Catching up with Colmar

I haven’t felt much like shooting this summer, and I think I just figured out why: I still haven’t finished sorting through the 6,000-plus images I took while traveling with Esteban last December! Well, let’s see what we can do about that backlog, shall we?

“Have you been to Colmar?” That was the response I’d often get when I asked friends about day-trips out of Freiburg, Germany. They’d wax poetic about the beautifully preserved medieval center …

Colmar street 1050309 BLOG

Colmar morning 1050474 BLOG

… the Christmas markets …

Colmar market 1050353 BLOG

Colmar market 1060073 BLOG

… and the canals of “petite Venise.”

Colmar iconic photo 1060155 BLOG

Colmar canal 1050442 BLOG

But try as I might, I couldn’t figure out how to actually get there (at least not without a car).

A train used to connect Freiburg and Colmar — which are only 45 miles apart — until the bridge over the Rhine was blown to smithereens in 1945. Since then, the tracks have ended abruptly at the German border in Breisach.

Breisach river 1050123 BLOG
Crossing the Rhine on a bus. (“No train for you!” said the Nazis.)

Wie kann man nach Colmar fahren?” I asked the teller at the Banhof in Freiburg. Stifling a laugh at my horrible Akzent, she told me to take the train to Breisach, and then the bus.

Esteban and I have an unhappy history with buses — we once got stranded in rural Tuscany — but getting to Colmar could not have been easier. Here’s a synopsis, as a service to future travelers.

Getting from Freiburg to Colmar by train

Take the ICE train from Freiburg Hbf to Breisach. Get off the train in Breisach (there’s only one stop) and walk across the street to the bus stop.

Breisach bus 1050117 BLOG

Look for route number “1076” on the sign. When the bus arrives, pay the driver (about €9, if memory serves) and you’re on your way.

Breisach to Colmar 1050116 BLOG

If you are at all a history buff, the sights from the bus alone will be worth the price of admission. Our bus driver wasn’t especially talkative, so I’m not sure whether these trenches were Napoleonic or a leftover from World War II. But I’m pretty sure they’re historic.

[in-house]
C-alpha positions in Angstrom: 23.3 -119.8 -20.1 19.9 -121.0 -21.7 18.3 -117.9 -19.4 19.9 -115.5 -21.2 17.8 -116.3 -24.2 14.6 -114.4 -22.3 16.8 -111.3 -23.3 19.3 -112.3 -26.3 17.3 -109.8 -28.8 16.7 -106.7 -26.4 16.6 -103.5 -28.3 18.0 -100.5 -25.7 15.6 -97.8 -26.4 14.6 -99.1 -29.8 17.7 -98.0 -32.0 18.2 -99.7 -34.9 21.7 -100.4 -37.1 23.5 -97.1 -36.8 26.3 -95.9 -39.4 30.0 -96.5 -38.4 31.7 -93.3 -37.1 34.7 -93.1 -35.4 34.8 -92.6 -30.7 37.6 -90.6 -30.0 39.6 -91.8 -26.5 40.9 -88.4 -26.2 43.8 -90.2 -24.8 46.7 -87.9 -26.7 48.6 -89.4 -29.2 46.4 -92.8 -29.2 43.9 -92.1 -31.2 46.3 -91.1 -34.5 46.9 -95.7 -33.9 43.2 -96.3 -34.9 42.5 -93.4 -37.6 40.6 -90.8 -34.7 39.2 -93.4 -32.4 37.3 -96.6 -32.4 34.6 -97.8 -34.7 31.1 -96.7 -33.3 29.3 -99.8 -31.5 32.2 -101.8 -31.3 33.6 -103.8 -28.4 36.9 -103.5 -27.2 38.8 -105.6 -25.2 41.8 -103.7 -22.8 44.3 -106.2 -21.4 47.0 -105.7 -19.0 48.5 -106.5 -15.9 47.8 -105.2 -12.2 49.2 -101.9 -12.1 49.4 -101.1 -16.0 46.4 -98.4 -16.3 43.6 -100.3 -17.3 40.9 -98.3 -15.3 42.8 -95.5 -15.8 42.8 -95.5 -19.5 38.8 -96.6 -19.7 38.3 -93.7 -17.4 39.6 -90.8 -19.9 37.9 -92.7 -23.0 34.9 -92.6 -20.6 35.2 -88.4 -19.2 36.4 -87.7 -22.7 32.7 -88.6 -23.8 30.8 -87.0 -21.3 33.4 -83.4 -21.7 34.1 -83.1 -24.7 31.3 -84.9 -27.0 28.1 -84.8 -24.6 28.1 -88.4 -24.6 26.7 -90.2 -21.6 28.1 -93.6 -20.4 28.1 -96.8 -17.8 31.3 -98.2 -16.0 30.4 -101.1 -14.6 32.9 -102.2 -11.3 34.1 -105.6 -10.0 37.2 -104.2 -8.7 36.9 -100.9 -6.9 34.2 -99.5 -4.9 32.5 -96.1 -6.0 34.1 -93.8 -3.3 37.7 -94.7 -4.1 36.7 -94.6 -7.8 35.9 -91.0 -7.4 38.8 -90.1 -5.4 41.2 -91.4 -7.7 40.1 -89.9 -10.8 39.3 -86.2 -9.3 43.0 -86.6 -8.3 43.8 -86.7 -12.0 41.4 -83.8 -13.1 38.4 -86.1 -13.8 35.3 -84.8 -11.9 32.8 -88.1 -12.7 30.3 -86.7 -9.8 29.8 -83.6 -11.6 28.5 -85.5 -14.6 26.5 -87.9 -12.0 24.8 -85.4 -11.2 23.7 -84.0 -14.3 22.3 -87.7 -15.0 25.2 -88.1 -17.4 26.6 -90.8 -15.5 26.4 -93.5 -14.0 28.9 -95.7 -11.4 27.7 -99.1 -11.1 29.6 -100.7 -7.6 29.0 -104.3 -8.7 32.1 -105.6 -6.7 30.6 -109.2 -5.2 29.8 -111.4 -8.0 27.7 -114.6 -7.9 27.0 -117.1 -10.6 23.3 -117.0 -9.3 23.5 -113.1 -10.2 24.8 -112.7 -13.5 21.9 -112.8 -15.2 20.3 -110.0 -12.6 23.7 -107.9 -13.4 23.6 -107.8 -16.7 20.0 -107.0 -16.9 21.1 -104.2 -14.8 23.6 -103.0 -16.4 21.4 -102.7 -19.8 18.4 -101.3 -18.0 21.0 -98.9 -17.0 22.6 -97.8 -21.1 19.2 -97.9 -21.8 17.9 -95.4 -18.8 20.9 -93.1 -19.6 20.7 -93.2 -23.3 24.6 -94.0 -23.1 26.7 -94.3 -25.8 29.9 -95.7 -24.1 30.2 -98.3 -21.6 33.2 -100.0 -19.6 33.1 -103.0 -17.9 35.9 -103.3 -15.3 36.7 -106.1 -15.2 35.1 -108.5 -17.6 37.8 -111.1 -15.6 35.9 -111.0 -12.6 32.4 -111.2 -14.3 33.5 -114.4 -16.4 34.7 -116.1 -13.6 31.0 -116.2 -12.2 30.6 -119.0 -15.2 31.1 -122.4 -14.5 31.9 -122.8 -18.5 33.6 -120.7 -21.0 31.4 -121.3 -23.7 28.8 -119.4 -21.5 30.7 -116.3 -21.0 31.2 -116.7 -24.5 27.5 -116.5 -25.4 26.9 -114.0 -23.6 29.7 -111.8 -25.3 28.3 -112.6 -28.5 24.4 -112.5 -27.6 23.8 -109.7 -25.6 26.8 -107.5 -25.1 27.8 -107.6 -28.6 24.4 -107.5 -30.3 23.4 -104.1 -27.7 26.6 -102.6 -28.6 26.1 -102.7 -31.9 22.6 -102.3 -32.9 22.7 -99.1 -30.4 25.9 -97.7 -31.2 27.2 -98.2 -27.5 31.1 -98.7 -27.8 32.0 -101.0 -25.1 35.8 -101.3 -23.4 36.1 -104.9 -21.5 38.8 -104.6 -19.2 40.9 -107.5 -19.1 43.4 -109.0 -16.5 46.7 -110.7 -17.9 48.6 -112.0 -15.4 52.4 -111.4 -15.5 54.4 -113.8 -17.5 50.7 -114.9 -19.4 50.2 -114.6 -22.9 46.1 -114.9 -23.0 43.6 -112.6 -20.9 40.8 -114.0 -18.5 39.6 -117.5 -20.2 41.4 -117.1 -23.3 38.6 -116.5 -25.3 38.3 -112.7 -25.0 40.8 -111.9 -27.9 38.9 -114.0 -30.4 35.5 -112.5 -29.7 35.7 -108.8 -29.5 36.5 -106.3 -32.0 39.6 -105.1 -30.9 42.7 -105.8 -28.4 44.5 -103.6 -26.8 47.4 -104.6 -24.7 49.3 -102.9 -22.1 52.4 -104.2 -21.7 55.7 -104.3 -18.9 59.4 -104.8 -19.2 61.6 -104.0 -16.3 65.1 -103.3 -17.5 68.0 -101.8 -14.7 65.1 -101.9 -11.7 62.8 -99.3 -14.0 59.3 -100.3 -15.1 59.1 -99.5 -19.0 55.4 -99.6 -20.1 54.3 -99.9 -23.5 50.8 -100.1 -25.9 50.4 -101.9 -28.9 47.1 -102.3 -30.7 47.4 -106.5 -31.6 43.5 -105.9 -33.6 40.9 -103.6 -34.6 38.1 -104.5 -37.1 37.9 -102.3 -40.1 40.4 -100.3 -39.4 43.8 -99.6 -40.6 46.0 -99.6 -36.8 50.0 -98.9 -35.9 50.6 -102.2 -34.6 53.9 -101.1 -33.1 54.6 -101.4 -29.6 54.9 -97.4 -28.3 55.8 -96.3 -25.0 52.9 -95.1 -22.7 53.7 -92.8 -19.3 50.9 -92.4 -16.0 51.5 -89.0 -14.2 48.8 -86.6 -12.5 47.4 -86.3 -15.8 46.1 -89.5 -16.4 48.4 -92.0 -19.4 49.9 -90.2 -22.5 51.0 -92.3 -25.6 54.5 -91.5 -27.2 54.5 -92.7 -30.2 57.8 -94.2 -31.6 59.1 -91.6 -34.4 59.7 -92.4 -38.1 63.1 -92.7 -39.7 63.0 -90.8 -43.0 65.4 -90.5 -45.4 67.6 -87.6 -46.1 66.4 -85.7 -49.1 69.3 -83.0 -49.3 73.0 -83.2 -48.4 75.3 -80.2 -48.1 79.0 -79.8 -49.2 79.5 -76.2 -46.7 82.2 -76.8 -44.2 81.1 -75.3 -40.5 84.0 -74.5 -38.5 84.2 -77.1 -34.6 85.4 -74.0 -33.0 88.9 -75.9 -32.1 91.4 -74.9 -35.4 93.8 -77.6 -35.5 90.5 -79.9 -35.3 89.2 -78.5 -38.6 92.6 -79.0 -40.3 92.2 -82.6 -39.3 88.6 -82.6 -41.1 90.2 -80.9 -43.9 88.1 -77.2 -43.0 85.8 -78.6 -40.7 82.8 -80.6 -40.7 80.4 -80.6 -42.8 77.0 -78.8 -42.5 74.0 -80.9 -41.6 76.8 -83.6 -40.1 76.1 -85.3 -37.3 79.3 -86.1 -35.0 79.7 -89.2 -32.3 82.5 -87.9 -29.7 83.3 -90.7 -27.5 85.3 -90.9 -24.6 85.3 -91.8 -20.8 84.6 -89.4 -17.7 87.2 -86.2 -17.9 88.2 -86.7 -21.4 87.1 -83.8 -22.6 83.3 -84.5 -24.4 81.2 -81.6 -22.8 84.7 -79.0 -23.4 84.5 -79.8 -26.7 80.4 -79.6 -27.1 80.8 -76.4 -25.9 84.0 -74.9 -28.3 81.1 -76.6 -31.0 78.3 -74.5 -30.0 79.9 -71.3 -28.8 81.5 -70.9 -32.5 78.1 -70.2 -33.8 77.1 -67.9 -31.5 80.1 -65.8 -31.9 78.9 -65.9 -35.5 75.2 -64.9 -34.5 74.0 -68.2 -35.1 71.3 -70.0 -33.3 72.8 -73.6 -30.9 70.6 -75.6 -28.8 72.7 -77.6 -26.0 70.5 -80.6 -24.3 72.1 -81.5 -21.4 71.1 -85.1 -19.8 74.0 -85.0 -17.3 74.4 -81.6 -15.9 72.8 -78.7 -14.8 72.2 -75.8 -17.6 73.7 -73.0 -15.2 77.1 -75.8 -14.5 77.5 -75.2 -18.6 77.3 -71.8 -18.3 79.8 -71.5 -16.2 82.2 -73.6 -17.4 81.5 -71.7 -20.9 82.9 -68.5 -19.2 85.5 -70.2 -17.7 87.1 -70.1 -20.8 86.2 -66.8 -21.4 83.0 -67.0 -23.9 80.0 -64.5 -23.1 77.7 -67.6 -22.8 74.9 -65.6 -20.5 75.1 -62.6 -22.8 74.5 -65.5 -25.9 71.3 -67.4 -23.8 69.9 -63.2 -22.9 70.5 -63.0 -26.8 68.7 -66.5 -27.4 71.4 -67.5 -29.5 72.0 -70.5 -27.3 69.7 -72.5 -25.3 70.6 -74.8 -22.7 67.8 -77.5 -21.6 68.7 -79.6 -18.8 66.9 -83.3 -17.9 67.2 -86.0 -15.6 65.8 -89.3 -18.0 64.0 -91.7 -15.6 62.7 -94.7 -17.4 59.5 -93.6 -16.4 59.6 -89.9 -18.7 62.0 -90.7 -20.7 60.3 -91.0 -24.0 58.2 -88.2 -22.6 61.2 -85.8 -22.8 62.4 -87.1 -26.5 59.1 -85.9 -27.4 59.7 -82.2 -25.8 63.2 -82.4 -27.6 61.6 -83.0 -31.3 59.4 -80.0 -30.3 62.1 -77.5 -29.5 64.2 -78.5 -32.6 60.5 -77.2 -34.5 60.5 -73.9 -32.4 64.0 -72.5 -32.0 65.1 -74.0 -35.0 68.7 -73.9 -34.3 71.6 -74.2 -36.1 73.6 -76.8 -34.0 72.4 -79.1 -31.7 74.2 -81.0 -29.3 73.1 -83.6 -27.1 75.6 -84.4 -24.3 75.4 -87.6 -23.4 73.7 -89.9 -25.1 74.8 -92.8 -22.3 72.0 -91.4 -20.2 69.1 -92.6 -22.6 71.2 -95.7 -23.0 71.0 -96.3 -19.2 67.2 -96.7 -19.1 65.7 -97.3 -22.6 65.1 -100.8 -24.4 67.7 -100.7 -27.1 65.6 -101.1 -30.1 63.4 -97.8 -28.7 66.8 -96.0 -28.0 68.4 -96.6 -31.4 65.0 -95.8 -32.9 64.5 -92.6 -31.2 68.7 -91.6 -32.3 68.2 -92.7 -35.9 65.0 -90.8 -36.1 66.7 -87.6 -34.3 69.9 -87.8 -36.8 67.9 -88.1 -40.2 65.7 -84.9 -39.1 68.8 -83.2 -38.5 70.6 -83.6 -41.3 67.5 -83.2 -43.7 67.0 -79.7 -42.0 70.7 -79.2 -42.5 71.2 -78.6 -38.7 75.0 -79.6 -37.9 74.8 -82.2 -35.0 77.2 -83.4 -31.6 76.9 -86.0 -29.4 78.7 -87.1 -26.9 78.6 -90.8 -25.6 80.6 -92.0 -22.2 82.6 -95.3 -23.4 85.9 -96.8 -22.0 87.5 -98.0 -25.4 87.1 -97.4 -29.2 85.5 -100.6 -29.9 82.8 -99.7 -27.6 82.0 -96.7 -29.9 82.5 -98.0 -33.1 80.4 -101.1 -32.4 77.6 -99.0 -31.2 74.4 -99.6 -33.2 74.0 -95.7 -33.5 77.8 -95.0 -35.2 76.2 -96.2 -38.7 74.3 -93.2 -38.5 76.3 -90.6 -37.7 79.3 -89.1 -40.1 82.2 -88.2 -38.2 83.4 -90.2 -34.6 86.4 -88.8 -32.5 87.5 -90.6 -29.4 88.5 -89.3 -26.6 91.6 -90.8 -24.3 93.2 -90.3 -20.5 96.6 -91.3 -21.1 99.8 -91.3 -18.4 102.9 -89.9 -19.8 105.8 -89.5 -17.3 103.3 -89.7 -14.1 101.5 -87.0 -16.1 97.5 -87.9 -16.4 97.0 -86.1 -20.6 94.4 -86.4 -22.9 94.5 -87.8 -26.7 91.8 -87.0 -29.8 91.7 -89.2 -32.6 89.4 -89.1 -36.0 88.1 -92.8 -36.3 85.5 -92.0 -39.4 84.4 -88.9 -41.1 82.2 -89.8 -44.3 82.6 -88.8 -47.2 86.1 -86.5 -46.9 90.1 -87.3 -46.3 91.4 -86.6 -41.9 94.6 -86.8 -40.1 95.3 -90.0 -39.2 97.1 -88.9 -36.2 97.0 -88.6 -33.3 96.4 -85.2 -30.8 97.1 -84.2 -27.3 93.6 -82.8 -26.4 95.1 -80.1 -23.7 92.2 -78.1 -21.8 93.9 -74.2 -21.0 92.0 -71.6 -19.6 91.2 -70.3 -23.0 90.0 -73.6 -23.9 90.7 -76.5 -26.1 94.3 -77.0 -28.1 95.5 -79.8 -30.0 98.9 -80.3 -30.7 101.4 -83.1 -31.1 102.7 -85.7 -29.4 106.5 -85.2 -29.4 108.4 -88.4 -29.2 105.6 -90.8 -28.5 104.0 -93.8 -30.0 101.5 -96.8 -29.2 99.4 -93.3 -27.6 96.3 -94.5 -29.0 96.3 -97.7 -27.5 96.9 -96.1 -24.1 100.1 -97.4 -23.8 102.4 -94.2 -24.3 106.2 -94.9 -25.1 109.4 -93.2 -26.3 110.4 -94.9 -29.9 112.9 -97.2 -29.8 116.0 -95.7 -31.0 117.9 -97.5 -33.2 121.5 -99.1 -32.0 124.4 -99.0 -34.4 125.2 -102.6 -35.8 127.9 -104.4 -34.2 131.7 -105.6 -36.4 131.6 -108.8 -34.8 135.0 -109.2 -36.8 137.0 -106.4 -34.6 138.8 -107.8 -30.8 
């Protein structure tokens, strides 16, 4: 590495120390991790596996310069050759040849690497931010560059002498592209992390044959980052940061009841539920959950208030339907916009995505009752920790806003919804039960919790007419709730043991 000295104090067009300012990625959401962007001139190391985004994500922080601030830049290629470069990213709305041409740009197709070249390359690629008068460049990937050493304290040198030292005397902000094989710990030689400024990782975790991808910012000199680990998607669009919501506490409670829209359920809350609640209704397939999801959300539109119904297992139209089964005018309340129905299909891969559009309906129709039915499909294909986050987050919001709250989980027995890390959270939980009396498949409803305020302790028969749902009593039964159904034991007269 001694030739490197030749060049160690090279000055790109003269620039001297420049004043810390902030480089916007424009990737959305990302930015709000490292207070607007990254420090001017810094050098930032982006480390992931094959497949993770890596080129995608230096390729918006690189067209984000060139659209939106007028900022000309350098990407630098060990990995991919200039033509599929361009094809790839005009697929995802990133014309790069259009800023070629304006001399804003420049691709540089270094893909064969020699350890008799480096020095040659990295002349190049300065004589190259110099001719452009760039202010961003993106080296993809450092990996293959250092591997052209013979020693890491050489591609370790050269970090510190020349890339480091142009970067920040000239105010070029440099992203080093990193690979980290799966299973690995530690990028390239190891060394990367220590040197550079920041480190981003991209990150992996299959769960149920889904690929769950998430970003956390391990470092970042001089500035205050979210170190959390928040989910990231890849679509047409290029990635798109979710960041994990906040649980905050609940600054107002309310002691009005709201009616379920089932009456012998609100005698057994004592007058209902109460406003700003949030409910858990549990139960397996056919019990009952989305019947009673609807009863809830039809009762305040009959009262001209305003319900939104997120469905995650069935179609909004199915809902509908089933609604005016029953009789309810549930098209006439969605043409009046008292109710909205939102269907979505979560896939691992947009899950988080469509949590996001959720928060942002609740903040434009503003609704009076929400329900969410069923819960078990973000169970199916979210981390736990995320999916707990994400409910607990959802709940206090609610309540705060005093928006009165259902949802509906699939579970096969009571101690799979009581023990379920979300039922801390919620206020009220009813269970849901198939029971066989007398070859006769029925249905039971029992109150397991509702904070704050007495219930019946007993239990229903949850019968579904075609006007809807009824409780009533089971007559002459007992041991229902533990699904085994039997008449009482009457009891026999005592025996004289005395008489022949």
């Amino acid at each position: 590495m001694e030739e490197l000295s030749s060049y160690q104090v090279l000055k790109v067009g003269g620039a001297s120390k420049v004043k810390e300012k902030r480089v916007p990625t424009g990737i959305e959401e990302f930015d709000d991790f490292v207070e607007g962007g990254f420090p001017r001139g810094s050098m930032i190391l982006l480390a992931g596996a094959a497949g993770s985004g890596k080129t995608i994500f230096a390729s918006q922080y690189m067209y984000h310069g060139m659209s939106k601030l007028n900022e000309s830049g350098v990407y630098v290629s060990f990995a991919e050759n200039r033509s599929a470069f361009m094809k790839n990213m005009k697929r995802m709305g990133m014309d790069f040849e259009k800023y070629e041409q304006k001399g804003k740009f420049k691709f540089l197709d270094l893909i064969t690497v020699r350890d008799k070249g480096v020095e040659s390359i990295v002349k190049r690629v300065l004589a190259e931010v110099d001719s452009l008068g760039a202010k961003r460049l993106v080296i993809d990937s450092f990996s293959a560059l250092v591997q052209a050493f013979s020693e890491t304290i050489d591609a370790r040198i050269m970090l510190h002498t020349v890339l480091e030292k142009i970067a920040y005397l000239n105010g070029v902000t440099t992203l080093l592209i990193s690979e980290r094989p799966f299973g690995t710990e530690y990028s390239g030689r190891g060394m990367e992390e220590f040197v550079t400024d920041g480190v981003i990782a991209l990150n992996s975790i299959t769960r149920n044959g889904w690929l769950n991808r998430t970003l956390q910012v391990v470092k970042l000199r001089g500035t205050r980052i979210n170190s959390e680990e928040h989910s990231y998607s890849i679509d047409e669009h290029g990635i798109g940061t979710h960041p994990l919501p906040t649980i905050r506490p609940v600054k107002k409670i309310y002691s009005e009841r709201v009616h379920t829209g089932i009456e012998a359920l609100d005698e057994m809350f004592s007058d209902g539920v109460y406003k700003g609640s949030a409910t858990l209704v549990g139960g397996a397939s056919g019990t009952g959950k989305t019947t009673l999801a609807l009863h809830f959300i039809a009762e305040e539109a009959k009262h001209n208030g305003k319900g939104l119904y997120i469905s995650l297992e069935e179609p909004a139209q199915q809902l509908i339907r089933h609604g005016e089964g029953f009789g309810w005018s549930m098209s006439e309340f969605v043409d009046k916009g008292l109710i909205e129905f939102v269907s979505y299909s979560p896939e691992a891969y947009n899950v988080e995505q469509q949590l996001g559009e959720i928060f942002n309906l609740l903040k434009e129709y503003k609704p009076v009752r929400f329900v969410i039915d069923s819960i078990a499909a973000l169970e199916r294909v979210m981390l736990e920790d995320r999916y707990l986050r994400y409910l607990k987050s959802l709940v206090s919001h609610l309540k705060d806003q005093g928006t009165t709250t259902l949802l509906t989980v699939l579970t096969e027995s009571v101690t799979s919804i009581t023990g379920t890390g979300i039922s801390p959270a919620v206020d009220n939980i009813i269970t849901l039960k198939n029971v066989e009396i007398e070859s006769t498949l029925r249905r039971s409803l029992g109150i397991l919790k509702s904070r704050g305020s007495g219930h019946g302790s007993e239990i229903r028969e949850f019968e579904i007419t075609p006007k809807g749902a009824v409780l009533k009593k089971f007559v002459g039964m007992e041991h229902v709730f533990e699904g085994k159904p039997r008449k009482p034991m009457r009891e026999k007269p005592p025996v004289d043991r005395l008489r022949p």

Breisach to Colmar 1050128 BLOG

Once you get to Colmar — about a 45-minute ride — you can get off at either the Theater stop (closer to the old town) or at the train station. Please note that there is no luggage storage in the train station, so plan accordingly.

And once you’re actually in Colmar, try to step back from the overwhelming “holy-moly-this-is-beautiful-why-didn’t-my-mother-give-birth-to-me-here?” first impression, to notice the zillion little architectural details. Like the old merchants’ signs …

Colmar deet 1050284 BLOG RZ

… this whimsical (but macabre) weather vane above a butcher’s shop …

Colmar deet 1050484 BLOG

… and these Victorian-era boot-scrapers.

Colmar boot scraper 1050736 BLOG

Colmar boot scraper 1050785 BLOG

Colmar boot scraper 1050849 BLOG

If you’re curious about the rest Esteban’s and my adventures in Colmar (including the day we almost caused a fire), you can catch up here.

Otherwise, here’s a synopsis of our last morning. It got off to a hazy start, which I was sure would burn off …

Colmar sunrise 1060181 BLOG

… but instead, a thick fog soon enveloped the entire city. It felt so different in the subdued light that I risked missing the train to Strasbourg to squeeze in one last stroll.

Colmar fogbound 1060207 BLOG

Colmar fogbound 1060228 BLOG

Colmar fogbound 1060256 BLOG

Colmar fogbound 1060273 BLOG

Colmar fogbound 1060278 BLOG

There is much more to say about Colmar, but Strasbourg and Paris and New York and Chautauqua await. So, for now, I’ll leave you with one last look at this beautiful medieval town. Back with more travel adventures soon!



    • I agree, knotrune! I felt fortunate to spend my last morning there exploring the city amid a real “pea-souper.” 🙂

  1. These little German towns always look like miniature villages to me. The way they look so neat and clean makes me think they aren’t real; which they probably aren’t, since the Allies bombed the bejesus out of them during the second World War and they’ve had to be rebuilt. But I really love the last picture in your series. Seeing it makes me feel one step closer to understanding Cubism.

    • “Seeing it makes me feel one step closer to understanding Cubism.” You are so witty, Xpat — and when you *do* finally understand Cubism will you explain it to me, please? Grin.

      I also loved your observation about how quaint and almost manufactured these little German (or now-French) towns look. One thing I should have mentioned in my post is that Colmar is unique in that it was never bombed. The city was besieged for a while and there was a lot of fighting in the surrounding woods, but what you see is pretty much intact as it was built. Astounding, isn’t it? I really was charmed by the place; it was like walking around in a fairy tale.

    • Thanks for your sweet words, dear Rochelle. To my husband’s eternal horror, I am almost always awake by 4:30 or 5, no matter the day, season, or time zone — so when we’re traveling I need only sneak outside at the first hint of sunlight. Of course, this means I’m usually snoring by 8 so I sometimes miss the sunset. 🙂

  2. Thanks for sharing how to get to Colmar from Freiburg. It was very helpful. We’re on our way to do this tomorrow and I was getting a little confused by some of the other things I was reading. Great pics too! Thanks!

    • I’m so glad my post helped! And i’m also a wee bit envious — you’re in for a treat. Have a wonderful time, and if you think of it please drop me a line if you decide to do your own post about it. Thanks for stopping by!

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